The Red Lanterns is the literal title in Greek, but it refers to the red-light district, and the film surely should have been renamed for its U.S. release in 1965. Georgiadis's film is a portrait of one brothel in this red-light district, and we follow four or five different women who work for the same brothel. The stories are beautiful in their way, and, of course melodramatic. I really loved this movie.

Isle of Dogs

This is cute and very funny. I was also really invested in its plot. Isle of Dogs totally works, too, but... I think I am more and more impatient with Wes Anderson and his brand. I really liked the last one, The Grand Budapest Hotel, but I haven't really loved a Wes Anderson film since that one where Gwyneth Paltrow attempted suicide and wore dark eyeliner. I think I just want things to be a little more serious.

07 May 2018

Princess Cyd

Love love love love.  Princess Cyd is filled with light and wisdom, and it's very moving and gentle. It's a gorgeous, generous film with a central performance from Chicago actor Rebecca Spence that is breathtaking. This is such good stuff.

06 May 2018

I Even Met Happy Gypsies

I wish I had more to say about Aleksandar Petrović's I Even Met Happy Gypsies. The filmmaking is cool, but the story is just not that interesting.

Two for the Road (1967)

Two for the Road is a very cleverly told tale about a relationship and three (or four?) different trips through the south of France taken by a couple at different times. The editing is smart, and the script keeps all of these balls in the air in smart ways.

The central question of the film, however, is this romantic relationship: will they divorce? Will they stay together? Will they murder each other? To be honest, by the film's second act, I had already started, rather, to dislike the two of them, and didn't care if they stayed together or not.

05 May 2018

La Vie devant Soi

La Vie devant Soi might be my favorite movie of 1978. That's kind of a difficult claim to make 40 years later, so I'm having trouble committing, but this film is gorgeous. I absolutely loved it. The movie stars (the incomparable) Simone Signoret as Madame Rosa, an aged prostitute and survivor of the Shoah who now takes care of prostitutes' children during the week so that they can work.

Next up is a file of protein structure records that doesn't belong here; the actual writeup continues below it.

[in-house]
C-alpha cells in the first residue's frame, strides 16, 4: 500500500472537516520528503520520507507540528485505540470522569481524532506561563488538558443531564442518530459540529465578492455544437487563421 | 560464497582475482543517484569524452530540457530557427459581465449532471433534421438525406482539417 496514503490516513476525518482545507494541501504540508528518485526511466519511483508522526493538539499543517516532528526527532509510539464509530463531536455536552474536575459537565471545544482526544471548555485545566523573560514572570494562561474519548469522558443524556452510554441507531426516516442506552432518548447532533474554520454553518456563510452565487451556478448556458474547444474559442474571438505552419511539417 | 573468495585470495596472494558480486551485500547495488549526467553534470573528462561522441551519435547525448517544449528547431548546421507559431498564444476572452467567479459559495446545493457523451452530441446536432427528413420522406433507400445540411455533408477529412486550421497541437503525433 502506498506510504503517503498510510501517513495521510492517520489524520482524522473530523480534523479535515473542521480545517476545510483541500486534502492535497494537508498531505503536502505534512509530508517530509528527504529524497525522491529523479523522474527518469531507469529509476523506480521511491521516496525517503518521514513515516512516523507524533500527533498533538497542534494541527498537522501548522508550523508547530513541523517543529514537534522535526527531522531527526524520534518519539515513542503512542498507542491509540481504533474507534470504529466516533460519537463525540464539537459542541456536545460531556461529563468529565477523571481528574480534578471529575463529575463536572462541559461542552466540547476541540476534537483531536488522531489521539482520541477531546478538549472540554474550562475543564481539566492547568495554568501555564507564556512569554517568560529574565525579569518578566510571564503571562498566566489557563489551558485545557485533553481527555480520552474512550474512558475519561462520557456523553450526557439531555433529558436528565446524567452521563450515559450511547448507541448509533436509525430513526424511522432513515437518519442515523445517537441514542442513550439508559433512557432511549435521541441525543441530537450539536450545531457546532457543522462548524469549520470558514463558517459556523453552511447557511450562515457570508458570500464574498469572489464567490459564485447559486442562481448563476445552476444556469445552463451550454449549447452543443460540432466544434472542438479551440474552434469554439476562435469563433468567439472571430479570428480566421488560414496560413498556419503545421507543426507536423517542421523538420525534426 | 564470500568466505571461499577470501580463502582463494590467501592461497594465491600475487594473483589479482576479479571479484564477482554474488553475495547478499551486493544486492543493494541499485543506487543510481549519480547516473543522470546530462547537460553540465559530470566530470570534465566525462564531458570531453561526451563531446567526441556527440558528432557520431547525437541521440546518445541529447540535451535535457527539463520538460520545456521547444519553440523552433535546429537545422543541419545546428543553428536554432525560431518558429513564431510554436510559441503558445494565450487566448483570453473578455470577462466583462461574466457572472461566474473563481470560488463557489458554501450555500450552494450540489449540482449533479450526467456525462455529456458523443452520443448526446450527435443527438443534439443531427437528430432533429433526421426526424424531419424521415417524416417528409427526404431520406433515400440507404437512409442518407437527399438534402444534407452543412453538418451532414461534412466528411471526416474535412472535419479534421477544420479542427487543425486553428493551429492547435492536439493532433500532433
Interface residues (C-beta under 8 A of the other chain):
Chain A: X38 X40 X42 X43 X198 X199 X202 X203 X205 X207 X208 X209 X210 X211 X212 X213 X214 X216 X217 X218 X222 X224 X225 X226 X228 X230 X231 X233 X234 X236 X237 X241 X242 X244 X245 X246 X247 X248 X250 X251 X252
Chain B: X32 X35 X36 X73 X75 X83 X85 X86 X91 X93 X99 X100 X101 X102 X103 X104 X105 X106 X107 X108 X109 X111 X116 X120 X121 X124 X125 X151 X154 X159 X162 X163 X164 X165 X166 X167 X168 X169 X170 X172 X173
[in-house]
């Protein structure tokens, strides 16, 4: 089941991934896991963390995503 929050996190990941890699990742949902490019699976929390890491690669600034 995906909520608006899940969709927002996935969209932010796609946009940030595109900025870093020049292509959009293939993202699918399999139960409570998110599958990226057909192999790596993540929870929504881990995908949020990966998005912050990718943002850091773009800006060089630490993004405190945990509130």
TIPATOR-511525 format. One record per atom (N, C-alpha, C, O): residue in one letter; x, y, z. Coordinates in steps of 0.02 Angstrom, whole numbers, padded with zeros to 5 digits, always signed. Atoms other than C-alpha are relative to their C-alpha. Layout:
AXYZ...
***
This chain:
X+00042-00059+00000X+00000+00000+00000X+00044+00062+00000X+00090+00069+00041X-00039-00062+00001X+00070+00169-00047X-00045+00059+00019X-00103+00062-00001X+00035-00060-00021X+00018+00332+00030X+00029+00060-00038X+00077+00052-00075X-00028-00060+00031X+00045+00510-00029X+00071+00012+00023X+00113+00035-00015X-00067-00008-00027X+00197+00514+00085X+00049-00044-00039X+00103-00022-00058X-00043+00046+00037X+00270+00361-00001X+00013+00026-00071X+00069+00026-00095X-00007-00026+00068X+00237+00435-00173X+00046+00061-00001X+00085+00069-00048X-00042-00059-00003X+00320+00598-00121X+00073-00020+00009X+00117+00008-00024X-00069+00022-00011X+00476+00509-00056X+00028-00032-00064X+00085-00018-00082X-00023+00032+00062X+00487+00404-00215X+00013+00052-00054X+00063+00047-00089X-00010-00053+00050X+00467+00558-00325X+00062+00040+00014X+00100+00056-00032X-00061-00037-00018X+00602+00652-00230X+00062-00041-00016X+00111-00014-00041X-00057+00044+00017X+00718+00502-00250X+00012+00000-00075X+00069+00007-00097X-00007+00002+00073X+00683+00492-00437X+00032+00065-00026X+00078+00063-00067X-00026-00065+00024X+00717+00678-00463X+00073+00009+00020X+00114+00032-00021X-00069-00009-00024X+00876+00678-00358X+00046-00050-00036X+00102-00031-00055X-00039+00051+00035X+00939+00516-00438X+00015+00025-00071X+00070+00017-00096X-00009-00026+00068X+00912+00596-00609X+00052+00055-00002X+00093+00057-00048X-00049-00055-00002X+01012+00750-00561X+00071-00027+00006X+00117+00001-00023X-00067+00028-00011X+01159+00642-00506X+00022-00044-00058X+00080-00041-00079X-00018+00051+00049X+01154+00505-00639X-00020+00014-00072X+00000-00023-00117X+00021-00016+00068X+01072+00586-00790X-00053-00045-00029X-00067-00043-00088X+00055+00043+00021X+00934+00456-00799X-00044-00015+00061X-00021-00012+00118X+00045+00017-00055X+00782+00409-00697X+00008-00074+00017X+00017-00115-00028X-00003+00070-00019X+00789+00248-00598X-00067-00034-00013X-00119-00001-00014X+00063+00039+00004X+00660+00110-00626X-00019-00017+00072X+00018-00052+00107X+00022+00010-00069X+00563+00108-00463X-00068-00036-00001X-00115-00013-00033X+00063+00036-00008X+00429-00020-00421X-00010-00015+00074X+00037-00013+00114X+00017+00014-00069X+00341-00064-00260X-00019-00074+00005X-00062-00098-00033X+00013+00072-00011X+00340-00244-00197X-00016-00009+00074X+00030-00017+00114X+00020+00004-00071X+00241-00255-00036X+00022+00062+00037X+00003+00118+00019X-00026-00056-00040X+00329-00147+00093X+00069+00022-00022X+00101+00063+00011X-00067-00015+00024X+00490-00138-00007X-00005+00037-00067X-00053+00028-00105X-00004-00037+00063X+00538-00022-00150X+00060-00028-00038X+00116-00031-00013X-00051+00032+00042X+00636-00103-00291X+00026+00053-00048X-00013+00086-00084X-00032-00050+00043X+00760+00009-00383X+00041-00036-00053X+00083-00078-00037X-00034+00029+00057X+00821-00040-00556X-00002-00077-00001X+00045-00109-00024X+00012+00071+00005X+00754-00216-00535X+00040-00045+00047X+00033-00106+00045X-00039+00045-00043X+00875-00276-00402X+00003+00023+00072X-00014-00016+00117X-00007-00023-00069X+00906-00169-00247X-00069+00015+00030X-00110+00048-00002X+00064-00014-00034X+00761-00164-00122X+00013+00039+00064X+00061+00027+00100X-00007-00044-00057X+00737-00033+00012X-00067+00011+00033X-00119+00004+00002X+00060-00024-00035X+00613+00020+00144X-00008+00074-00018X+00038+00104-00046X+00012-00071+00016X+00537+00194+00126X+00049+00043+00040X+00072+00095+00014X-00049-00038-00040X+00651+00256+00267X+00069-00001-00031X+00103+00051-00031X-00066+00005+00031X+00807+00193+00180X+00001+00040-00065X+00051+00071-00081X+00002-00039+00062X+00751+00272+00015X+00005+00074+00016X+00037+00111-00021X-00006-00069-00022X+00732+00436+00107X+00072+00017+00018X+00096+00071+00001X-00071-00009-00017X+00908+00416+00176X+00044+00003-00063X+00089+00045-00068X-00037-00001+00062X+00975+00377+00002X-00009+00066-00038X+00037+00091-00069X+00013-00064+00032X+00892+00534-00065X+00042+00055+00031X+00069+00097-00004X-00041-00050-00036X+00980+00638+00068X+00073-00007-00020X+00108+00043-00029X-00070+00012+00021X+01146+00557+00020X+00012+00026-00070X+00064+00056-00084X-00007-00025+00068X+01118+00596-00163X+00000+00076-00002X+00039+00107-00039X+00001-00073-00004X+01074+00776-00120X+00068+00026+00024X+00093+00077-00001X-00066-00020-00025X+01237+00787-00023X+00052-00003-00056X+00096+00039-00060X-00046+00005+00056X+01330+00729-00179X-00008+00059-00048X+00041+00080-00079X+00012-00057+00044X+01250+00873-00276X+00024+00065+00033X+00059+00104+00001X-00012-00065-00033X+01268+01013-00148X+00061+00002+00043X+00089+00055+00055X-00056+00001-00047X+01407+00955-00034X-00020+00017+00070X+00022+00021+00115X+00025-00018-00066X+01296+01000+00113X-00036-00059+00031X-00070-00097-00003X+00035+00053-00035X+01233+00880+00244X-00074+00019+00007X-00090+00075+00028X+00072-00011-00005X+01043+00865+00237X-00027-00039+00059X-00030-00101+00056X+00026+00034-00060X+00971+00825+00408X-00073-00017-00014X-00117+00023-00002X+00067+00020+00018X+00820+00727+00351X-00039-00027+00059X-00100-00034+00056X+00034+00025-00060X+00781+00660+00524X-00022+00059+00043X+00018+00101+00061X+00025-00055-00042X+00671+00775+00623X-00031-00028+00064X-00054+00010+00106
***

The movie, like all Moshé Mizrahi movies, is actually, however, about a young boy coming of age. One of the kids that Madame Rosa has taken in is a boy whose parents were Muslim, and his parents never come back for him, so he and Madame Rosa stick it out together as she grows old and infirm and he becomes a young teenager.

This is easily Mizrahi's best film, and this one manages to cover so many intriguing topics and describe so many fascinating characters. I found it beautiful and very moving even if I have become impatient with Mizrahi's greater interest in young men coming of age than the women in those boys' lives. (The women in his films always seem more interesting to me, but Mizrahi's movies are less interested in them.)

As for Simone Signoret (1921-1985), La Vie devant Soi is a crowning achievement in a long and superb career.

03 May 2018

Logan Lucky

Logan Lucky was really funny, and for the record I thought it was much funnier and not nearly as classist as I, Tonya. I love that Channing Tatum. He's just so great.